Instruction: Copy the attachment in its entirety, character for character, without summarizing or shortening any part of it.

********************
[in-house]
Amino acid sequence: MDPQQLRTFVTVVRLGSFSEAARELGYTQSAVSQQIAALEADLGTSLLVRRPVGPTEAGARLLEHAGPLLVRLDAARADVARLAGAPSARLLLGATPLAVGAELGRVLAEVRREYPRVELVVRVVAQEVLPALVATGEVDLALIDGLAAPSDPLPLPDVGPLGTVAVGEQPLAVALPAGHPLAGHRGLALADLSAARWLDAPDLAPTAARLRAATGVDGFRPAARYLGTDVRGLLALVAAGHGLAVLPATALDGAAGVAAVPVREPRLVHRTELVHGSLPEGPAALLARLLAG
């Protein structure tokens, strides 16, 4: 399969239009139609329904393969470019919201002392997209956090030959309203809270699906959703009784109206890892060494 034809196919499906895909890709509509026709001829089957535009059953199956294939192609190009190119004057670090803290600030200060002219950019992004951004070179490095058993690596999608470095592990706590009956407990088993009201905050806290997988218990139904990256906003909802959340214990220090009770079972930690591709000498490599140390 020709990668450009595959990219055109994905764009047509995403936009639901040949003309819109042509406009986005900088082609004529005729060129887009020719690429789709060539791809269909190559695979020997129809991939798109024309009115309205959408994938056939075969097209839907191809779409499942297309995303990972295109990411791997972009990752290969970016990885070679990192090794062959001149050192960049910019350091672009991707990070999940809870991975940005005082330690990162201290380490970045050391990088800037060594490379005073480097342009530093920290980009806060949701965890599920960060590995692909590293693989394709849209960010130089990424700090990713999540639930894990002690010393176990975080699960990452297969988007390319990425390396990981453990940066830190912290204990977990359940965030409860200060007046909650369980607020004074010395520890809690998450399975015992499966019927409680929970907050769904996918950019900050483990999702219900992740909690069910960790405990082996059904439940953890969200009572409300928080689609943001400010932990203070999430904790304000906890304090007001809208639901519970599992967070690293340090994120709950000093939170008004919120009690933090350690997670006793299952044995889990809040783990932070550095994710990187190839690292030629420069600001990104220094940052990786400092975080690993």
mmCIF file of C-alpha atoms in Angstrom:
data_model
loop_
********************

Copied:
[in-house]
Amino acid sequence: MDPQQLRTFVTVVRLGSFSEAARELGYTQSAVSQQIAALEADLGTSLLVRRPVGPTEAGARLLEHAGPLLVRLDAARADVARLAGAPSARLLLGATPLAVGAELGRVLAEVRREYPRVELVVRVVAQEVLPALVATGEVDLALIDGLAAPSDPLPLPDVGPLGTVAVGEQPLAVALPAGHPLAGHRGLALADLSAARWLDAPDLAPTAARLRAATGVDGFRPAARYLGTDVRGLLALVAAGHGLAVLPATALDGAAGVAAVPVREPRLVHRTELVHGSLPEGPAALLARLLAG
């Protein structure tokens, strides 16, 4: 399969239009139609329904393969470019919201002392997209956090030959309203809270699906959703009784109206890892060494 034809196919499906895909890709509509026709001829089957535009059953199956294939192609190009190119004057670090803290600030200060002219950019992004951004070179490095058993690596999608470095592990706590009956407990088993009201905050806290997988218990139904990256906003909802959340214990220090009770079972930690591709000498490599140390 020709990668450009595959990219055109994905764009047509995403936009639901040949003309819109042509406009986005900088082609004529005729060129887009020719690429789709060539791809269909190559695979020997129809991939798109024309009115309205959408994938056939075969097209839907191809779409499942297309995303990972295109990411791997972009990752290969970016990885070679990192090794062959001149050192960049910019350091672009991707990070999940809870991975940005005082330690990162201290380490970045050391990088800037060594490379005073480097342009530093920290980009806060949701965890599920960060590995692909590293693989394709849209960010130089990424700090990713999540639930894990002690010393176990975080699960990452297969988007390319990425390396990981453990940066830190912290204990977990359940965030409860200060007046909650369980607020004074010395520890809690998450399975015992499966019927409680929970907050769904996918950019900050483990999702219900992740909690069910960790405990082996059904439940953890969200009572409300928080689609943001400010932990203070999430904790304000906890304090007001809208639901519970599992967070690293340090994120709950000093939170008004919120009690933090350690997670006793299952044995889990809040783990932070550095994710990187190839690292030629420069600001990104220094940052990786400092975080690993």
mmCIF file of C-alpha atoms in Angstrom:
data_model
loop_